Date of Award

Spring 2004

Document Type

Restricted Thesis

Terms of Use

© 2004 Fraser E. Tan. All rights reserved. Access to this work is restricted to users within the Swarthmore College network and may only be used for non-commercial, educational, and research purposes. Sharing with users outside of the Swarthmore College network is expressly prohibited. For all other uses, including reproduction and distribution, please contact the copyright holder.

Degree Name

Bachelor of Arts



First Advisor

Scott F. Gilbert

Second Advisor

Judith Cebra-Thomas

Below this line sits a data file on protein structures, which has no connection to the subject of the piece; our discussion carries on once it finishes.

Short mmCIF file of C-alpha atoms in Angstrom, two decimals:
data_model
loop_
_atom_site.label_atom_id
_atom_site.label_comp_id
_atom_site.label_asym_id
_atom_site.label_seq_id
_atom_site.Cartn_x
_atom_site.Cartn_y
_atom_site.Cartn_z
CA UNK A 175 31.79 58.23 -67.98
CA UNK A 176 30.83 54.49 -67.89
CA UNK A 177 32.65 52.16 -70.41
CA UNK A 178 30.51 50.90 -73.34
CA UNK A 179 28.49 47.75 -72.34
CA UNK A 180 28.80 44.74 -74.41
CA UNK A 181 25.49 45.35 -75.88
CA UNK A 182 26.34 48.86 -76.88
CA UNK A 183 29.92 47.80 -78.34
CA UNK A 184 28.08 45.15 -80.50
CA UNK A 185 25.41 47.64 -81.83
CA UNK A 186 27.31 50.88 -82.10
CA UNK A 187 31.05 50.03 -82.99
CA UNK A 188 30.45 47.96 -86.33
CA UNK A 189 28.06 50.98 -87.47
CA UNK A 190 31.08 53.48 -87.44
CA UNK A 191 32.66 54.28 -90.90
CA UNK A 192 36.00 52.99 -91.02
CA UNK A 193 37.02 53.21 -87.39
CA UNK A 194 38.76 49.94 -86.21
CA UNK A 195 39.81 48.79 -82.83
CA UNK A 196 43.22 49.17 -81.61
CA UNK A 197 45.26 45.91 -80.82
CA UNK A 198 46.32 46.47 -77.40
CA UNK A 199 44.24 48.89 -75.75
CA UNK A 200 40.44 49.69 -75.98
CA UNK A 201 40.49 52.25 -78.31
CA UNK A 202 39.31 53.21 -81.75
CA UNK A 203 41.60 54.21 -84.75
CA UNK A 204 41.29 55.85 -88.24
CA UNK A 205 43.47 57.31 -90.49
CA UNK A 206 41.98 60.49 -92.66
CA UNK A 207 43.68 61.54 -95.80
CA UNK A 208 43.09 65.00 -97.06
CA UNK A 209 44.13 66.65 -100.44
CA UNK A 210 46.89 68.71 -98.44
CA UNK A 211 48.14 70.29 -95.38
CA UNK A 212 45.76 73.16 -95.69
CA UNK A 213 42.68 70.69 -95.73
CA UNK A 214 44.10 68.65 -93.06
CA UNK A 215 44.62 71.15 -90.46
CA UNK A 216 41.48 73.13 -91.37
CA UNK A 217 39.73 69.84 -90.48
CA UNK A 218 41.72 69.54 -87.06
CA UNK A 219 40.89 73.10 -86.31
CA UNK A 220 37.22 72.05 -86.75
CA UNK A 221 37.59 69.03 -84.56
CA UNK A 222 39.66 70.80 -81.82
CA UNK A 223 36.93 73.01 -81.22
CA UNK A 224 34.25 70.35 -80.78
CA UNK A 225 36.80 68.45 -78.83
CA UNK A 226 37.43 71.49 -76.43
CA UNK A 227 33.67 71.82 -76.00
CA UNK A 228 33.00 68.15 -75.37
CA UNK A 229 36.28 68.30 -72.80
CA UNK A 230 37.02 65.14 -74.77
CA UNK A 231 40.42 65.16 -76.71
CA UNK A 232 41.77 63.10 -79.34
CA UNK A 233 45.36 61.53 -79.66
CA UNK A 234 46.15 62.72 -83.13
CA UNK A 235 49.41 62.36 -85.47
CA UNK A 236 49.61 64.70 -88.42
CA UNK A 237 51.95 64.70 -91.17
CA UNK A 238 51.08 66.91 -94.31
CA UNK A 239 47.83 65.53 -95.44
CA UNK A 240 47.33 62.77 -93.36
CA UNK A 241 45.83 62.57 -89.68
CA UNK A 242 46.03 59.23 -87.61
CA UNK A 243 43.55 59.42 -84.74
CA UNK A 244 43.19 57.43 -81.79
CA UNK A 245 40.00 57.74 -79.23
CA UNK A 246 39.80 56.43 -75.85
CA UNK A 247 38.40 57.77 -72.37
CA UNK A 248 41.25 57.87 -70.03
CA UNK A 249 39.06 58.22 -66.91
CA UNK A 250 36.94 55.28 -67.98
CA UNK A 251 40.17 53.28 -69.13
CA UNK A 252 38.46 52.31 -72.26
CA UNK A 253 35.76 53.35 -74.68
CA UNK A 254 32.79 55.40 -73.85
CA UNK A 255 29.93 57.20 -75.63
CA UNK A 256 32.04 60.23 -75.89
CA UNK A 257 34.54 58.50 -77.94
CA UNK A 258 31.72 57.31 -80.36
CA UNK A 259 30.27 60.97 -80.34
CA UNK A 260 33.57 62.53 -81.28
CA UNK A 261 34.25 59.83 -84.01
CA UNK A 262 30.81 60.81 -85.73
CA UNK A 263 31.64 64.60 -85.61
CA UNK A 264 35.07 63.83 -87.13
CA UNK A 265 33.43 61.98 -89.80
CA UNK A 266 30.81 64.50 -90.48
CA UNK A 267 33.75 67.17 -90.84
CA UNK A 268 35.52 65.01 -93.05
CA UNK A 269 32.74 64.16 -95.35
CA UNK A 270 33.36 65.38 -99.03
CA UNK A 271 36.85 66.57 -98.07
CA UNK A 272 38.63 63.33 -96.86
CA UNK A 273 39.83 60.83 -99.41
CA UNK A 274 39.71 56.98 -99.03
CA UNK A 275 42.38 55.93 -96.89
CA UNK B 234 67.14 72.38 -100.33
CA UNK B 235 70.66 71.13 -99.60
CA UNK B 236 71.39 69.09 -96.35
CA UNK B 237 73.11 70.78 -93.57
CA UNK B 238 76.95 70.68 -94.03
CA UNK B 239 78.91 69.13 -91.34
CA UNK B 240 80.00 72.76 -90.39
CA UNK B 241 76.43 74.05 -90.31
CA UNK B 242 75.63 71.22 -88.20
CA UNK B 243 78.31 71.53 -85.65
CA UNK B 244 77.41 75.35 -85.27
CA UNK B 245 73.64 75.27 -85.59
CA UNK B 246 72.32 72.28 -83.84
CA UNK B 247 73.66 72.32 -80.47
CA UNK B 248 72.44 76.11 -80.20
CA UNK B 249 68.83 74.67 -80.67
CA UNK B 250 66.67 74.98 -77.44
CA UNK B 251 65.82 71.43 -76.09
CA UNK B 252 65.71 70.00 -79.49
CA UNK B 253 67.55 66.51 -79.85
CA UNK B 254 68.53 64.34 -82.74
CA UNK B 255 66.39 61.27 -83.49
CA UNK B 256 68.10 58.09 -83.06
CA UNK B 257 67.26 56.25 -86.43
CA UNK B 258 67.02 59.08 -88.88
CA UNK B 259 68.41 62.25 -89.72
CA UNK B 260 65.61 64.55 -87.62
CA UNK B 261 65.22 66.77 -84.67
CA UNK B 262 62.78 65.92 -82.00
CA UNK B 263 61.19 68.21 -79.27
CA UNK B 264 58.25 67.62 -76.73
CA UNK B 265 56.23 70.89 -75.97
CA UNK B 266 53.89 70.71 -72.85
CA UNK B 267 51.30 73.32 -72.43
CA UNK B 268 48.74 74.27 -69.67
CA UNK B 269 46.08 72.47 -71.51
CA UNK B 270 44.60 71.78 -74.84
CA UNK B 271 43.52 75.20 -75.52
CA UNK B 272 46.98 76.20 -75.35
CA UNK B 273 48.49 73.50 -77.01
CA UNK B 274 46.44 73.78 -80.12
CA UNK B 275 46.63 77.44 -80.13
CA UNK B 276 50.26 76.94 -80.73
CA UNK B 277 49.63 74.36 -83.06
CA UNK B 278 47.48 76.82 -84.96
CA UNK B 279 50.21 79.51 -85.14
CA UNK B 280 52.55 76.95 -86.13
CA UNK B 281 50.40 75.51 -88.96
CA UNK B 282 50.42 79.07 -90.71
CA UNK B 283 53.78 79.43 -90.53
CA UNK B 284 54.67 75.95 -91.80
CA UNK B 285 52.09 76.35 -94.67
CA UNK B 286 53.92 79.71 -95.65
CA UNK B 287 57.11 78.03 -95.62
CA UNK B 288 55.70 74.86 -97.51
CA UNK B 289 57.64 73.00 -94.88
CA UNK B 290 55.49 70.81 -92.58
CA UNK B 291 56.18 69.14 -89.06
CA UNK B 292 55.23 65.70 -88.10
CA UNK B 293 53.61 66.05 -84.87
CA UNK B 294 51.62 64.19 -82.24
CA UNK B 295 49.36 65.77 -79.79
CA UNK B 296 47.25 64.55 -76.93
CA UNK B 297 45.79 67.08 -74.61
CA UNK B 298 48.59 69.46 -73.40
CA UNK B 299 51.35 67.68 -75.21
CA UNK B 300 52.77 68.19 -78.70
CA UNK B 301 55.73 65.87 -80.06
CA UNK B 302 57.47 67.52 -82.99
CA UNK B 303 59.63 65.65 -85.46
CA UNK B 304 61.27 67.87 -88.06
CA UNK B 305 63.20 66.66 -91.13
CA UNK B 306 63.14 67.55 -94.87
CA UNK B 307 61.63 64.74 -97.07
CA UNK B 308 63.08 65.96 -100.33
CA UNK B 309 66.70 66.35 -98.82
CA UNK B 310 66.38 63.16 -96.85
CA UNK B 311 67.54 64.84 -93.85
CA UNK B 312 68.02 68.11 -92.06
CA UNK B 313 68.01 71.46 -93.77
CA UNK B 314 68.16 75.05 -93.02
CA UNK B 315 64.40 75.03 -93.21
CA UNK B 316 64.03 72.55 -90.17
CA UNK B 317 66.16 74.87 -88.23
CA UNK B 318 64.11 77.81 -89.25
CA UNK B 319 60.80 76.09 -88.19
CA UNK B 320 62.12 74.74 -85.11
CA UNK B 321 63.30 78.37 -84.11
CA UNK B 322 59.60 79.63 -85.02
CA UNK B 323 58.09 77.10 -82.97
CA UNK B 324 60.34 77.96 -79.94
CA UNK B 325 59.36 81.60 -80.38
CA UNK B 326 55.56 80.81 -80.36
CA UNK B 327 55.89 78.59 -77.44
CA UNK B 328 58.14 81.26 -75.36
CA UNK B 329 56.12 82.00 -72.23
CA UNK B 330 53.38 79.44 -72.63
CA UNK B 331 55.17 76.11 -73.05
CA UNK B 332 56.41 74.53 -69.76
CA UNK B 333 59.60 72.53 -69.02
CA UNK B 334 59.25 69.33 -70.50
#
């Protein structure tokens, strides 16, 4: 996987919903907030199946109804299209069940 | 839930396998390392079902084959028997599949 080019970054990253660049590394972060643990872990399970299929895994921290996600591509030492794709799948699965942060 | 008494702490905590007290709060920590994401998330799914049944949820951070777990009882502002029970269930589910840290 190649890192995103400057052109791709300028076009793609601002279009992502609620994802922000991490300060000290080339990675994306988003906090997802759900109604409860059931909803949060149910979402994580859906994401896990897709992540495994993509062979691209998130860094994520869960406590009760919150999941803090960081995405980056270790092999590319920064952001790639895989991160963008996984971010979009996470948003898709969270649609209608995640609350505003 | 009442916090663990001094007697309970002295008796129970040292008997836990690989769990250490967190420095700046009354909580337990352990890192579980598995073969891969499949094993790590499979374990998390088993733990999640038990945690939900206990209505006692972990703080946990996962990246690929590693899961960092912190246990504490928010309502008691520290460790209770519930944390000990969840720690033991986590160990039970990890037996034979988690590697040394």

The turtle shell represents a unique and extreme adaptation of the tetrapod body plan. Previous research characterized the major developmental steps in the formation of the dorsal carapace: a novel structure termed the carapacial ridge develops along the dorsolateral flank of approximately stage 15 (Greenbaum, 2002) turtle embryos (Gilbert et. al., 2001, Loredo et. al., 2001). The ribs extend dorsolaterally rather than proceeding ventrally as they do in all other tetrapods and enter this carapacial ridge. Together, these structures form the carapacial disc that will become the shell. Morphologically and histologically, the carapacial ridge resembles the limb bud (Burke, 1989) leading to the hypothesis that the turtle has co-opted the programs of limb development, namely the positive feedback loop between FgflO and Fgf8, for the formation of the carapacial ridge. Loredo et. al. (2001) localized turtle FgflO expression to the mesenchyme of the carapacial ridge of Greenbaum stage 15 Trachemys scripta embryos. Here, we continue the exploration of the limb hypothesis by testing the role of Fgfs in the maintenance of the carapacial ridge though explant culture with an Fgf receptor inhibitor, SU5402. Treatment appears to block formation of the carapacial ridge and alter the migration pattern of the scleretome-derived rib precursor cells. We have also localized Fgf8 expression to the distal tips of the ribs as they enter the carapacial ridge, around Greenbaum stage 17, leading to the hypothesis that the positive feedback loop between Fgf8 in the rib and FgflO in the carapacial ridge mesenchyme maintains outgrowth of the carapacial disc. Ossification of the dermally derived novel bones of the shell proceeds post-hatching. We hypothesize that the normal endochondral ossification of the ribs induces bone formation in the competent dermal cells surrounding them. Antibody staining specific to activated Smadl, a Bmp activated transcription factor, points towards a key role in dermal ossification for Bmp4. These data taken together suggest an overall mechanism for the formation of the carapace involving the redirection of the ribs by the carapacial ridge into a dorsolateral position followed by consequent dermal ossification.